04:12

In physics, potential energy is the energy possessed by a body by virtue of its position relative to others, stresses within itself, electric charge, and other factors. The unit for energy in the International System of Units is the joule (J). One joule can be defined as the work required to produce one newton of force, or one newton times one metre. Potential energy is the energy of an object. It is the energy by virtue of an object's position relative to other objects. Potential energy is associated with restoring forces such as a spring or the force of gravity. The action of stretching the spring or lifting the mass is performed by a force which works against the force field of the potential. The potential energy of an object is the energy it possesses due to its position relative to other objects. It is said to be stored in the field. For example, a book lying on a table has a large amount of potential energy (it is said to be at a high potential energy) relative to the ground, which has a much lower potential energy. The book will gain potential energy if it is lifted off the table and held above the ground. The same book has less potential energy when on the ground than it did while on the table. If the book is dropped from a height, it gains kinetic energy, but loses a larger amount of potential energy, as it is now at a lower potential energy than before it was dropped.

01:39

A figure skater begins a s…

03:24

$\cdot$ The spinning figur…

05:00

I The spinning figure skat…

11:43

The Spinning Figure Skater…

04:08

The outstretched hands and…

11:58

Conservation of Angular Mo…

01:51

$\|$ Ice skaters often end…

13:25

In Fig. 11-47, two skaters…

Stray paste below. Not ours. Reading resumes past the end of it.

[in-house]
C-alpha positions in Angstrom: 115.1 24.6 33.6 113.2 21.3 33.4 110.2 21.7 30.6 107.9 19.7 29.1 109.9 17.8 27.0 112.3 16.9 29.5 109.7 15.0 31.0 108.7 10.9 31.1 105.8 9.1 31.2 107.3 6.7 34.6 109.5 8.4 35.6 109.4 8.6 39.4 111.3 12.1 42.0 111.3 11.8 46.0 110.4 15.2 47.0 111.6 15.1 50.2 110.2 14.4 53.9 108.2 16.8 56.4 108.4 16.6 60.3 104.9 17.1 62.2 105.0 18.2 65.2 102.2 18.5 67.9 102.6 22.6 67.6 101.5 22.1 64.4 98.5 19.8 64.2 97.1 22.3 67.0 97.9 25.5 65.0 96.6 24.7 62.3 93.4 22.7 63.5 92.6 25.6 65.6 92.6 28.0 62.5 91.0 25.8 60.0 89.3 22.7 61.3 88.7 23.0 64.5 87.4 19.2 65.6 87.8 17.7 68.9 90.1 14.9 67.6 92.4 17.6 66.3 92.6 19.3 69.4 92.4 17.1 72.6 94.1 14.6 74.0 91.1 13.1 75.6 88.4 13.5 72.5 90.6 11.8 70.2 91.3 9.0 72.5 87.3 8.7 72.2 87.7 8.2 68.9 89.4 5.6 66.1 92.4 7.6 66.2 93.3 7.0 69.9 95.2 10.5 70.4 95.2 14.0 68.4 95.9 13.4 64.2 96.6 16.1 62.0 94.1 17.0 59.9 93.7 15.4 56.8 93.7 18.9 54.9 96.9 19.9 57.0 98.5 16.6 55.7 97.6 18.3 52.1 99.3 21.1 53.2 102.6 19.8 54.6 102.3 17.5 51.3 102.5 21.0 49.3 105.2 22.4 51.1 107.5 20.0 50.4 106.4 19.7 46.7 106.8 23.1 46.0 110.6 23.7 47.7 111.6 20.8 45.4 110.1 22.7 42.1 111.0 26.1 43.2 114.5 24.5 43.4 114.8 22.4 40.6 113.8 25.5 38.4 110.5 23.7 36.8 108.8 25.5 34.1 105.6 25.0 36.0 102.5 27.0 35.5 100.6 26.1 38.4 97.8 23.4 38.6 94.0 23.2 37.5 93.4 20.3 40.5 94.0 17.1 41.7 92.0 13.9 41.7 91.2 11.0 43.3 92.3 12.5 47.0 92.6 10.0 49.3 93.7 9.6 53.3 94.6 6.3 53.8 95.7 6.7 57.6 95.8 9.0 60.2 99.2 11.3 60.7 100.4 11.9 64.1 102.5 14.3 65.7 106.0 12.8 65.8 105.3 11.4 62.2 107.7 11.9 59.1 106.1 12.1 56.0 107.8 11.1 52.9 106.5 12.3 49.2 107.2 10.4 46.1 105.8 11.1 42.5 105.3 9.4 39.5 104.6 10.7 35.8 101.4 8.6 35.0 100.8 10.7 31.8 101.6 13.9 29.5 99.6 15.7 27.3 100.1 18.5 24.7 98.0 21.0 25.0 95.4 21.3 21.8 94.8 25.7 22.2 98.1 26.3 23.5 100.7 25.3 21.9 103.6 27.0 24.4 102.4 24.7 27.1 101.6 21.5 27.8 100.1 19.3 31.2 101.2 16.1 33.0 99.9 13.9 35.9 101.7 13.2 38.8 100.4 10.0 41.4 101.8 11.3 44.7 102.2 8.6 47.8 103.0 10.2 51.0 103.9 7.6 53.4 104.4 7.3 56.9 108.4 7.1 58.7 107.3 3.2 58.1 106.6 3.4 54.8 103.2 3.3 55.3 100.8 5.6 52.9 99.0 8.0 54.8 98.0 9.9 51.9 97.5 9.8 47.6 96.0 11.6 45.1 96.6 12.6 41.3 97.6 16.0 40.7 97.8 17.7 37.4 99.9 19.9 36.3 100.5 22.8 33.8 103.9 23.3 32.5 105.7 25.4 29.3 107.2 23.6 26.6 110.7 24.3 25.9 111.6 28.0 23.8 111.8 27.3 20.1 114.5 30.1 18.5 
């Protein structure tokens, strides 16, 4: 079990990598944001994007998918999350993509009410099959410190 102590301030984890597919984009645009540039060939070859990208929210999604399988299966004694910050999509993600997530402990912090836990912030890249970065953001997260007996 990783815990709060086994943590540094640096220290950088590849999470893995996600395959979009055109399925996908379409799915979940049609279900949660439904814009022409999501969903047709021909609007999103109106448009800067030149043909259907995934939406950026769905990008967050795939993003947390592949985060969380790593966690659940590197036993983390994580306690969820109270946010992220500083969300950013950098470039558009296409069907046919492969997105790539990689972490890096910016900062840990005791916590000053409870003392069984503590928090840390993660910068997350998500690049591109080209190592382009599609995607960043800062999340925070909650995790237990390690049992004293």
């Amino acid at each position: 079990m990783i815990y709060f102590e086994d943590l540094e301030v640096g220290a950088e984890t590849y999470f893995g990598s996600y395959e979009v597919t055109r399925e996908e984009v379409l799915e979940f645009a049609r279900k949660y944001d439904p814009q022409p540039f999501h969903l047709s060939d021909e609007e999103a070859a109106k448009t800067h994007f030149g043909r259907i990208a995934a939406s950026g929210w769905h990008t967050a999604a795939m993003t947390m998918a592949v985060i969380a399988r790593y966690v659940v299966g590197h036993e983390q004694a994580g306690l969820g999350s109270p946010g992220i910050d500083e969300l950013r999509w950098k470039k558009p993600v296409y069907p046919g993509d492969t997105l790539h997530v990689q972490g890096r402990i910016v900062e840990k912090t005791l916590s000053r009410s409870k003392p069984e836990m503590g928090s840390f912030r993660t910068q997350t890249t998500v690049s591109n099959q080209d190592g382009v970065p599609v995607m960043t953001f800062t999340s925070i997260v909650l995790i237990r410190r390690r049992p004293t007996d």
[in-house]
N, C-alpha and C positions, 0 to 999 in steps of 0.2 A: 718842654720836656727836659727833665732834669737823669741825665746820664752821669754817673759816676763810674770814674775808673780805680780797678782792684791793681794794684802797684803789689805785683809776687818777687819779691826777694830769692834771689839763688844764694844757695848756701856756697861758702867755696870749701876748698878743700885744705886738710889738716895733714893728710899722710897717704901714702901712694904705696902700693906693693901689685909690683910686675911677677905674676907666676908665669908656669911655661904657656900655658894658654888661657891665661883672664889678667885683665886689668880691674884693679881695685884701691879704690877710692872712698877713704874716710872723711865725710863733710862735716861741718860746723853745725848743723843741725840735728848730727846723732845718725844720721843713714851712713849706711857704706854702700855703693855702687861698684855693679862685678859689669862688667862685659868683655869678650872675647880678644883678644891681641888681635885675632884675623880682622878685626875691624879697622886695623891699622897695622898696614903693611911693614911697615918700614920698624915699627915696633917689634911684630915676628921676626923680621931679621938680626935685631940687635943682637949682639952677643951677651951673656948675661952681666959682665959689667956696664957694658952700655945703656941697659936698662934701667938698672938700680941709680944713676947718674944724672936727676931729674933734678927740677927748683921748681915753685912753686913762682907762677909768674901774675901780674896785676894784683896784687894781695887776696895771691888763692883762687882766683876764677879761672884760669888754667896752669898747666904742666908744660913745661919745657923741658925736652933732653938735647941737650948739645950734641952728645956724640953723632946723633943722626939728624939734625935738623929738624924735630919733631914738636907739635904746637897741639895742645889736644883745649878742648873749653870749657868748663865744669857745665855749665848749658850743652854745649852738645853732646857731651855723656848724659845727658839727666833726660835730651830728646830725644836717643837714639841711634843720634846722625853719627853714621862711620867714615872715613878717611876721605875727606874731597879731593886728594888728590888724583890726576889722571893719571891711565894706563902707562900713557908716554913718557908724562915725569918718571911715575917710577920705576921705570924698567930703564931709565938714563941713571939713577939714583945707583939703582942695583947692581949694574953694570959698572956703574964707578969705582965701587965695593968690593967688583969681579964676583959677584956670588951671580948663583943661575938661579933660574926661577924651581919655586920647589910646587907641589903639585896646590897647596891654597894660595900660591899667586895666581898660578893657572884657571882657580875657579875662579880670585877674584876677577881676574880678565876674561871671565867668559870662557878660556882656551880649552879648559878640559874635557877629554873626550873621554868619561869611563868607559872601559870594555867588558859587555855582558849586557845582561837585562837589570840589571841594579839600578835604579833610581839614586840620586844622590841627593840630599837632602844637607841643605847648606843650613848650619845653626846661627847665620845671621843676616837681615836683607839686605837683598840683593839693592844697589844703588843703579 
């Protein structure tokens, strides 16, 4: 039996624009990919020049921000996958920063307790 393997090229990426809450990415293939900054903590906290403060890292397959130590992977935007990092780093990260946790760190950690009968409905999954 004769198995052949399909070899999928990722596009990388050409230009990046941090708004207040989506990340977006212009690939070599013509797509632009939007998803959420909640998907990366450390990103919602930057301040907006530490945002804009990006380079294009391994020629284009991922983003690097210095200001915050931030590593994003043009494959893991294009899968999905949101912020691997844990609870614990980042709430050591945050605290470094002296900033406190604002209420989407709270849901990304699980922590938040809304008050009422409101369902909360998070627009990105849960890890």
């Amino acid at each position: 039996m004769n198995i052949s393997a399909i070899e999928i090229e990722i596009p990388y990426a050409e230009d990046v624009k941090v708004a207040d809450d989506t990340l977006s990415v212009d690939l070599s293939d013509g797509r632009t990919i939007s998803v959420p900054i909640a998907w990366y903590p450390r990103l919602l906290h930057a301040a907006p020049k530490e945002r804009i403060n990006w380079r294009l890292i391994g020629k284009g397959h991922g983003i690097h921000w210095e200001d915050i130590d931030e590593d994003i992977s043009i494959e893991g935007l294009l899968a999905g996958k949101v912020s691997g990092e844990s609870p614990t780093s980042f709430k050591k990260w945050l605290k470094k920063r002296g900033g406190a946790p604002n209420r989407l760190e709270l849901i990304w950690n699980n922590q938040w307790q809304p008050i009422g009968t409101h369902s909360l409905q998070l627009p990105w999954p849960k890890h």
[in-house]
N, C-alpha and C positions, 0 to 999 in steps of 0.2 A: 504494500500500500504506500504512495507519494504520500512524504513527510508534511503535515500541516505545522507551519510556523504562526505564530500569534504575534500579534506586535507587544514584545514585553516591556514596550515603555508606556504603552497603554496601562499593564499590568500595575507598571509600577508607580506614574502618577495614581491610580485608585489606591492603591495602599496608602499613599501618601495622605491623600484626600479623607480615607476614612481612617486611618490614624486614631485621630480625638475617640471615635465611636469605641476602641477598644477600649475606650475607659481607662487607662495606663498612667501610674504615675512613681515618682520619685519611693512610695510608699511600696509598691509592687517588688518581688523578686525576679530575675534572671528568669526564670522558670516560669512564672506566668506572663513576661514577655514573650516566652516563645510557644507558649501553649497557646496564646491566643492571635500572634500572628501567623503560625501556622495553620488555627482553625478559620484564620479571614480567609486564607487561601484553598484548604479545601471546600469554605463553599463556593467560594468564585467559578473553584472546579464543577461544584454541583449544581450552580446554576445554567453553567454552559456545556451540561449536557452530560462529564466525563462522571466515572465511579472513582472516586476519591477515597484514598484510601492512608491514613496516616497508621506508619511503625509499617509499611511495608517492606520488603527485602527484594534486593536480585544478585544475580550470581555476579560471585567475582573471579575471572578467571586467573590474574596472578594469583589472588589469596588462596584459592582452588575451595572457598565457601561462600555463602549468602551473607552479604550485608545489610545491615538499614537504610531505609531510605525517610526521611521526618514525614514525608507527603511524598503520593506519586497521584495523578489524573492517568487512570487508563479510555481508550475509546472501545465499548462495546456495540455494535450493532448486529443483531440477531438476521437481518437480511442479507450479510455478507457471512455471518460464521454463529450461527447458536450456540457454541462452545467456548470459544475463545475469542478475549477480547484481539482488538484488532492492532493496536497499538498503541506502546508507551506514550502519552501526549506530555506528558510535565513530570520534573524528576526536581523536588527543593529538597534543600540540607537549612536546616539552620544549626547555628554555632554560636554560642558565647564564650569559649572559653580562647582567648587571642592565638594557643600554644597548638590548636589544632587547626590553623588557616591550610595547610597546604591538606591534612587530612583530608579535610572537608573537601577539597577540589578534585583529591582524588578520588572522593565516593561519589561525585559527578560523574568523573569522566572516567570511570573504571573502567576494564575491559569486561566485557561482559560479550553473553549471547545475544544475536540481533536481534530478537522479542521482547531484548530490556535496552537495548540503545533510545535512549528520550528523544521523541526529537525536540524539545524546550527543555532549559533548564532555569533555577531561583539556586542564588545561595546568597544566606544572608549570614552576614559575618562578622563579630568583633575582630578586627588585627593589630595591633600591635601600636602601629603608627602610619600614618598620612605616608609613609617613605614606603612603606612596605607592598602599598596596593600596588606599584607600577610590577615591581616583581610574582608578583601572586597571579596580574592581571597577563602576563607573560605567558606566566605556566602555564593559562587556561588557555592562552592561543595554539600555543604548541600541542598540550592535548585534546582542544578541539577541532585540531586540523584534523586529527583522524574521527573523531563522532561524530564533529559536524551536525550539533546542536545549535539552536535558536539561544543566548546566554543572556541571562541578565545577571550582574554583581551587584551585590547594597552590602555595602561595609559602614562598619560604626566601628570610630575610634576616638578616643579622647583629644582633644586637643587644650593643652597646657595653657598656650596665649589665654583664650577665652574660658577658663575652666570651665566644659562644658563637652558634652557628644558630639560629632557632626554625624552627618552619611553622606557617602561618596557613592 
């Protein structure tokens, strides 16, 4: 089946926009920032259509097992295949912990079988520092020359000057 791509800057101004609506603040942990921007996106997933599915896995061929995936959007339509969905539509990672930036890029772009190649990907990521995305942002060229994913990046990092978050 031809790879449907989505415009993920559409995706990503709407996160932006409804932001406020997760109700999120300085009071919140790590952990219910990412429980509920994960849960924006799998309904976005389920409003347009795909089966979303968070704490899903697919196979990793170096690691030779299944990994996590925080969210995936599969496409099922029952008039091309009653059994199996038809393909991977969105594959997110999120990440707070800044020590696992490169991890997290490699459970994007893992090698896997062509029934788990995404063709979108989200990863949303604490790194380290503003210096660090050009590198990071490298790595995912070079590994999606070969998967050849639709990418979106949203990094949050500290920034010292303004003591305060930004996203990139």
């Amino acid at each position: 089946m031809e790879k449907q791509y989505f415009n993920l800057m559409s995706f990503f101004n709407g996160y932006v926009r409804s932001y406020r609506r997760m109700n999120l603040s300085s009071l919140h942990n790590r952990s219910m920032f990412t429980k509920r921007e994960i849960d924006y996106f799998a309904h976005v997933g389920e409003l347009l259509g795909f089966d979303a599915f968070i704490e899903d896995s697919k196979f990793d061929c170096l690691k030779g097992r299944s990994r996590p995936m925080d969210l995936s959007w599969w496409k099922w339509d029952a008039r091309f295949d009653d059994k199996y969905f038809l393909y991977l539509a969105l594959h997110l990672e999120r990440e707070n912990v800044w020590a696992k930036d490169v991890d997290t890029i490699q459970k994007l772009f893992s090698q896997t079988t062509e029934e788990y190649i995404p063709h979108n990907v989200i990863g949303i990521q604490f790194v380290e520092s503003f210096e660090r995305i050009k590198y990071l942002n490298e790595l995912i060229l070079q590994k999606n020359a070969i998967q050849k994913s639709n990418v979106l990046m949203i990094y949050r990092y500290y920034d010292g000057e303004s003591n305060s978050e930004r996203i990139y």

during the jump. The Onley force on the skater is airborne, the only force on the skaters gravity because she is airborne. So when she is airborne, she's essentially a projectile in free fall. And so there's no there's no there's no there's not gonna be any force on the skater except for gravity. And this is acting through the center of Mass. So essentially, we can say that, um, there is no torque about the center of mass, and so we can say that angular mo mentum is conserved during the jump for Part B. We know that for a single axle, the skater must have one and 1/2 total revolutions. We know that the number of evolution's during each phase of the motion as the rotational frequency times the elapsed time. And so we can say that we also note that the rate of rotation is the same for both occurrences of the open position, so creating the relationship we have 1.2 revolutions per second multiplied by a point 10 seconds plus the frequency multiplied by 0.50 plus again, 1.2 revolutions per second multiplied by again point 10 seconds and we know that this must equal 1.5 revolutions. And so we can say that the frequency must equal 1.5 revolutions minus two times 1.2 revolutions, 0.10 seconds and then divided by 0.50 seconds. And so this is equaling approximately 2.5 revolutions per second. This would be, um, the frequency essentially for a single axle. And so the calculation would be the exact same for a triple axel. So continuing part B, we have 1.2 revolutions per second, multiplied by 0.10 seconds plus frequency triple axel times 0.50 seconds plus 1.2 revolutions per second multiplied by again 0.1 point +10 seconds. And this must now equal 3.5 revolutions because this is a triple axel. And so we find that the frequency would be equaling 3.5 evolutions, minus two times 1.2 revolutions for a second multiplied by 0.10 seconds. And then this would be divided. My 0.50 seconds. This is giving us approximately 6.5 revolutions her second. This would be our final, our second final answer for part B and then for part C, we're simply going thio upside the angular momentum, the conservation of angular ruin some to relate the moments of inertia. And so, for part C, we have moment of inertia, of the single open equals moment of inertia of the single closed. And this would give us the moment of inertia of the single opened, multiplied by the anger angular velocity of the single open equals moment of inertia. Single closed, angular velocity single closed. And so we find that the moment of inertia of the single closed, divided by the moment of inertia. For these single open, this would be Omega sub s O divided by Omega's of S C. This is equaling F sub s O divided by F. S. C. And this is equaling 1.2 revolutions for a second, divided by 1.52 revolutions per second will around at the very end. This is equal in point for seven six and we can essentially round to approximately 1/2. So this would be the ratio of the moment of inertia of the single close versus the single open. This is essentially me, meaning that the single axle moment of inertia must be reduced by a factor of two. Um, in order to do the triple axel calculation, it's the exact same thing. So you could say for part C moment of inertia for the triple axel closed position divided by the triple axel open position. This would be equal to F sub s. Sorry, have some tea. Oh, divided by f so tc and this is equaling 1.2 revolutions per second, divided by 6.52 revolutions per second. This is giving us 0.184 or we can say approximately the 1/5. So essentially, the triple axel moment of inertia must be reduced by a factor of about five in order to make the triple axel. So this would be your second final answer for part C. And this would be, ah, your first answer for part C. That is the end of the solution. Thank you for watching